I met D.H. when I was studying Film at the University of North Carolina, Greensboro and he was a student in the Theatre department. We worked together in a few small projects for the school but the most important collaboration of that time was in the short film that I produced, wrote and directed, Emily, Greensboro 1995. He played the narrator of the story so brilliantly that his voice and performance is one of the reasons why “Emily” still remains my favorite work.
After one year in Greensboro, I moved to San Francisco and later to New York. While D.H. remained in North Carolina, we often kept in touch. A new opportunity for collaboration arrived when D.H. showed up in New York City. I was finishing editing my new film Bedford and I needed a voice over. Again, he did a masterful work as the mysterious, ironic and melancholic narrator of Harry Bedford’s adventures.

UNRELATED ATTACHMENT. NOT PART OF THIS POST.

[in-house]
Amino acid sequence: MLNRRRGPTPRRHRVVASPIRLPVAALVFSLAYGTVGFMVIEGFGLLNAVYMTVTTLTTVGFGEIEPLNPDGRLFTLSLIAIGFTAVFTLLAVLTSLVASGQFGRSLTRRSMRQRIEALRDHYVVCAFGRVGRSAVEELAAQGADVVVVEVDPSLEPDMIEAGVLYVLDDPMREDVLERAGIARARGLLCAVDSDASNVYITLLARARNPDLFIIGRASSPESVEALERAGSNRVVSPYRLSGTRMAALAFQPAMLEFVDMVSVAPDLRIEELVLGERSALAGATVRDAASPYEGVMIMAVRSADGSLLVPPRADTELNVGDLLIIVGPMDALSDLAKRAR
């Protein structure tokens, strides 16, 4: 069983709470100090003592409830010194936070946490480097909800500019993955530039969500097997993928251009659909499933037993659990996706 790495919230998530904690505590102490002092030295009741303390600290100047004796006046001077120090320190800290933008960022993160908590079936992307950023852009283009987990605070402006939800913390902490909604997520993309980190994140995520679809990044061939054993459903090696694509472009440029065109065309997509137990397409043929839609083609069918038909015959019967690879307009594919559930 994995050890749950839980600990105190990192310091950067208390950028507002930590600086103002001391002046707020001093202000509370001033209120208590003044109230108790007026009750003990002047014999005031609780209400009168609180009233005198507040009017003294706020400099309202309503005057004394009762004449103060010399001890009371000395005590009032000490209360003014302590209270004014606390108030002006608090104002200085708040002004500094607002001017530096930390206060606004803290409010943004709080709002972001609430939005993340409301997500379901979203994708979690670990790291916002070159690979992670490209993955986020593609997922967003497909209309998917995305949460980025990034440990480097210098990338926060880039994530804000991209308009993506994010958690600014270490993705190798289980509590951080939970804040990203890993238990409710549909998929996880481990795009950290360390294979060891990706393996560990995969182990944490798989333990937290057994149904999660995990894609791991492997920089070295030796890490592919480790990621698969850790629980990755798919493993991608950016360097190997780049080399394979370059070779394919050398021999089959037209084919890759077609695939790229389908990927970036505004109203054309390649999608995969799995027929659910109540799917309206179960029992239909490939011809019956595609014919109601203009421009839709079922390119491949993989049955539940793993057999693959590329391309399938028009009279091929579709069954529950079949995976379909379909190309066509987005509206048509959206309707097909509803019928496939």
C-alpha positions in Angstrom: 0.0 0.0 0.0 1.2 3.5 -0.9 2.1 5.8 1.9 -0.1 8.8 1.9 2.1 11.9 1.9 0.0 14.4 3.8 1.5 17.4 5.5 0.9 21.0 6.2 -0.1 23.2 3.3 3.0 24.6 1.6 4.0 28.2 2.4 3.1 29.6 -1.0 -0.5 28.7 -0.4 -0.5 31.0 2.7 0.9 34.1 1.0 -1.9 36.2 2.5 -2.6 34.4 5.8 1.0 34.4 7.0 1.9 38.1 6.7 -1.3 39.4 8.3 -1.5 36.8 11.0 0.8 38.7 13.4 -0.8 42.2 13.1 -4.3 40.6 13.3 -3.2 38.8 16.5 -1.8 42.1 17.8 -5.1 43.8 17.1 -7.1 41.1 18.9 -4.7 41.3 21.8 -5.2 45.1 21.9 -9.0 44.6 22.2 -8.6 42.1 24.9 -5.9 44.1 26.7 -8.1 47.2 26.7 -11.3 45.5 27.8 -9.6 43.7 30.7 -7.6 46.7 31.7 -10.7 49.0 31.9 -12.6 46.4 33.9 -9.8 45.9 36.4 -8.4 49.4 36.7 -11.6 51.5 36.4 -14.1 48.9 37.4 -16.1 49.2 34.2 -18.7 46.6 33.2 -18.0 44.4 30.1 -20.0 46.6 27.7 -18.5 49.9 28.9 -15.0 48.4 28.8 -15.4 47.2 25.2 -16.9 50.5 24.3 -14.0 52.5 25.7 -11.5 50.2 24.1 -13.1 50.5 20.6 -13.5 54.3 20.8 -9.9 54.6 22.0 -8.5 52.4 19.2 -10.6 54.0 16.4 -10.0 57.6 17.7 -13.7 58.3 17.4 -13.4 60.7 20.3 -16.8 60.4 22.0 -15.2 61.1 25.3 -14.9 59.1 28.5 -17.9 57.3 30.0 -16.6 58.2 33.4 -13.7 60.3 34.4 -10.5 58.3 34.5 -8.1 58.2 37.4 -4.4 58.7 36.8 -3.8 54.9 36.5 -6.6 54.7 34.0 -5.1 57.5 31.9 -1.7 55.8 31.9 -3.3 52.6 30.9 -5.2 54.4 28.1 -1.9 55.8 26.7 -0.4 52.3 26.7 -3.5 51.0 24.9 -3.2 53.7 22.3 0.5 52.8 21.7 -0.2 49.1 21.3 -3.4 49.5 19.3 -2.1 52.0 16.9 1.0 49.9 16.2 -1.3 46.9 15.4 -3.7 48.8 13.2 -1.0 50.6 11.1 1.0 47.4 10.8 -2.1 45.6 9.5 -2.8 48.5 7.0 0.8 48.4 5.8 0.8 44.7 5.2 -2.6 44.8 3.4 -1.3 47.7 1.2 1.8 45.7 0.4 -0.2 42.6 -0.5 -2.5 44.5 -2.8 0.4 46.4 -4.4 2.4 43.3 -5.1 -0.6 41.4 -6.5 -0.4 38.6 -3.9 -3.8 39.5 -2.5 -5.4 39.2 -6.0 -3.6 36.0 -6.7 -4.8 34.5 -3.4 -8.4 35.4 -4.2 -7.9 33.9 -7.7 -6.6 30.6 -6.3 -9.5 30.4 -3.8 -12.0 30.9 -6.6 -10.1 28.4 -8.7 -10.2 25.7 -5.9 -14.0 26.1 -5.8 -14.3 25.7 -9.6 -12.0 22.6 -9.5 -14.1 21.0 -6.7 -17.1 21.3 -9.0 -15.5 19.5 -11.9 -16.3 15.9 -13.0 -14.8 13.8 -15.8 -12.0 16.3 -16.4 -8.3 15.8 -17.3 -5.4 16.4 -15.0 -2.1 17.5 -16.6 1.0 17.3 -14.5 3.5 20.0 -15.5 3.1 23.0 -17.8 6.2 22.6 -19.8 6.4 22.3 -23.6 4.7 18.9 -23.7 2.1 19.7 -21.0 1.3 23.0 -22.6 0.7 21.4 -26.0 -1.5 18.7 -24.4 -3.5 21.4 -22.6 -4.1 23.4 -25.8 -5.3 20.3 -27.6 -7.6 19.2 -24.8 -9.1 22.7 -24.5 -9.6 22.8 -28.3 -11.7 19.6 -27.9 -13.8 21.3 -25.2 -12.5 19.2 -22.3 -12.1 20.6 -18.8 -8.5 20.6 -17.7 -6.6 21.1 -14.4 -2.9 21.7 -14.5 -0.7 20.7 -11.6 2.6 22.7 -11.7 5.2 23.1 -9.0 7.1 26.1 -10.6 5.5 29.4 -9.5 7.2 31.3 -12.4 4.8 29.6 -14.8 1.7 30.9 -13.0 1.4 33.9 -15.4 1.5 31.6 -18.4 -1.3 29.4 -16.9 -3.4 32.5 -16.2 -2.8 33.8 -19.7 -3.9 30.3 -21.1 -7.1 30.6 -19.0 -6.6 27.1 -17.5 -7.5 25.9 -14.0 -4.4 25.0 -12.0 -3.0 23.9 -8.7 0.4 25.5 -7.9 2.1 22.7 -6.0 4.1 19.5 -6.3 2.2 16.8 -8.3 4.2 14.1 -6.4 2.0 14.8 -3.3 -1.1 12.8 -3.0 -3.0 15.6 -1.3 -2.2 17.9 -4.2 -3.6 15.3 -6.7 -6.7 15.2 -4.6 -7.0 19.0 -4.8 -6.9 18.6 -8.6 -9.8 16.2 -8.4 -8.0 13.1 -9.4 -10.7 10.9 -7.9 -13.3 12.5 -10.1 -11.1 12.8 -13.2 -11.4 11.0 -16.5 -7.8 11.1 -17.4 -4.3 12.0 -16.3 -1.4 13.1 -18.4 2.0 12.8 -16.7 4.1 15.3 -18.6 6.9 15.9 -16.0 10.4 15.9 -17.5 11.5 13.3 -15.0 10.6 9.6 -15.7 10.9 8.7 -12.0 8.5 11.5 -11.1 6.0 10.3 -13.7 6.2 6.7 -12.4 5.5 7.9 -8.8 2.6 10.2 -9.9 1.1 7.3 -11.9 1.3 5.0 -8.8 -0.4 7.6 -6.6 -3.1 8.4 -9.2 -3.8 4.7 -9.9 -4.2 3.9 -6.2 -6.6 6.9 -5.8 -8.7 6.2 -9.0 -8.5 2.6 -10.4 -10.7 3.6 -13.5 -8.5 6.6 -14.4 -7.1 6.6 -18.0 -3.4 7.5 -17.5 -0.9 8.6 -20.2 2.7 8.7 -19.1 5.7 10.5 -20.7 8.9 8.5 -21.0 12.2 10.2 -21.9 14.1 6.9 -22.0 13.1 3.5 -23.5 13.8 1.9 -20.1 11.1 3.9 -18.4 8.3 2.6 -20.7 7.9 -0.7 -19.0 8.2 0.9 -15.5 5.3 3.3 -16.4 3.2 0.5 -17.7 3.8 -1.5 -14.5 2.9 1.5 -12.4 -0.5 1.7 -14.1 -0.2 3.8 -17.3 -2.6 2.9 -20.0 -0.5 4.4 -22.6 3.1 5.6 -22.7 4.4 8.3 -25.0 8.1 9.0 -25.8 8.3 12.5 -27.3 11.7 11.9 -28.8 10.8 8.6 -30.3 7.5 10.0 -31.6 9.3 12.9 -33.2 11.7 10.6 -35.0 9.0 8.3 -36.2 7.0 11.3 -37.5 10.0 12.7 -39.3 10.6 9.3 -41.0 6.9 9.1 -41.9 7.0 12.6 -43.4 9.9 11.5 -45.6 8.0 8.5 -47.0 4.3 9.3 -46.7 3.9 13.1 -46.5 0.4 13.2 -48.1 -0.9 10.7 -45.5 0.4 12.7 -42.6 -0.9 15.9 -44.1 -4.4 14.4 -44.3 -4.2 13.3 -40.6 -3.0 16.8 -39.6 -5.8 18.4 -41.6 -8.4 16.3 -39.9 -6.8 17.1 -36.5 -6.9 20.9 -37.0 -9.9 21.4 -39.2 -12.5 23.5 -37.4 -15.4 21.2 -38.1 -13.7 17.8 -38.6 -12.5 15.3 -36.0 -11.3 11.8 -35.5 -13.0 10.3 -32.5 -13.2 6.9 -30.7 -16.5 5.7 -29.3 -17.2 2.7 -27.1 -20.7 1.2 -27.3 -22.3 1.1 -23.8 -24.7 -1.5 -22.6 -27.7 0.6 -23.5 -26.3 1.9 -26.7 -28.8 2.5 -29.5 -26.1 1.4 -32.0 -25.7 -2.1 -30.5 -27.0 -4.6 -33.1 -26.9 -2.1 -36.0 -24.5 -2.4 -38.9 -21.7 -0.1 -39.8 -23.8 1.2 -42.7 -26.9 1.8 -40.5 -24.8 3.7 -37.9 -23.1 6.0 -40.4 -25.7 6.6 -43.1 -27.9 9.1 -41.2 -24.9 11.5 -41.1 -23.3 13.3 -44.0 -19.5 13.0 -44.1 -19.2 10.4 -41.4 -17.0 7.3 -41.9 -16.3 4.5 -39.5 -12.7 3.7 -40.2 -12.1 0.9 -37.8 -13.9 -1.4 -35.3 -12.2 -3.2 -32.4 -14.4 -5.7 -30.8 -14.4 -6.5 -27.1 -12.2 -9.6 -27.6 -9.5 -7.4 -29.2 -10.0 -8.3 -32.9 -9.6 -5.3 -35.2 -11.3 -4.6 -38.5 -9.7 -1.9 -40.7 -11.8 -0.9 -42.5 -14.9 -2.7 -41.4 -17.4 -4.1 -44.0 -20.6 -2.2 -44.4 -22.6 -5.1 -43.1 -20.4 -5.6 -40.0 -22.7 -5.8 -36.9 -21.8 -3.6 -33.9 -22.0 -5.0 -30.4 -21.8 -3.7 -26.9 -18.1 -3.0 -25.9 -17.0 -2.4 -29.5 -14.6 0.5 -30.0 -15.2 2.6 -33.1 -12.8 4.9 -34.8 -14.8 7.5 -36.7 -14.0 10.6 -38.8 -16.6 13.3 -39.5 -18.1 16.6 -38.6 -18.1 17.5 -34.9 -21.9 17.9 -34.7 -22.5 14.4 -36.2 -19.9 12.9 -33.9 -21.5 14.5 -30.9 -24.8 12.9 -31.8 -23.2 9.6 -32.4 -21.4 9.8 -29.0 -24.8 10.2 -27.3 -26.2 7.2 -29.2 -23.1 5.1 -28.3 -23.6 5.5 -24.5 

So after two major performances as a narrator, I owed him a role where he could put more than his voice to work. From the very start, the man in love with the girl in the Roy Lichtenstein’s painting was going to be Mr. D.H. Johnson.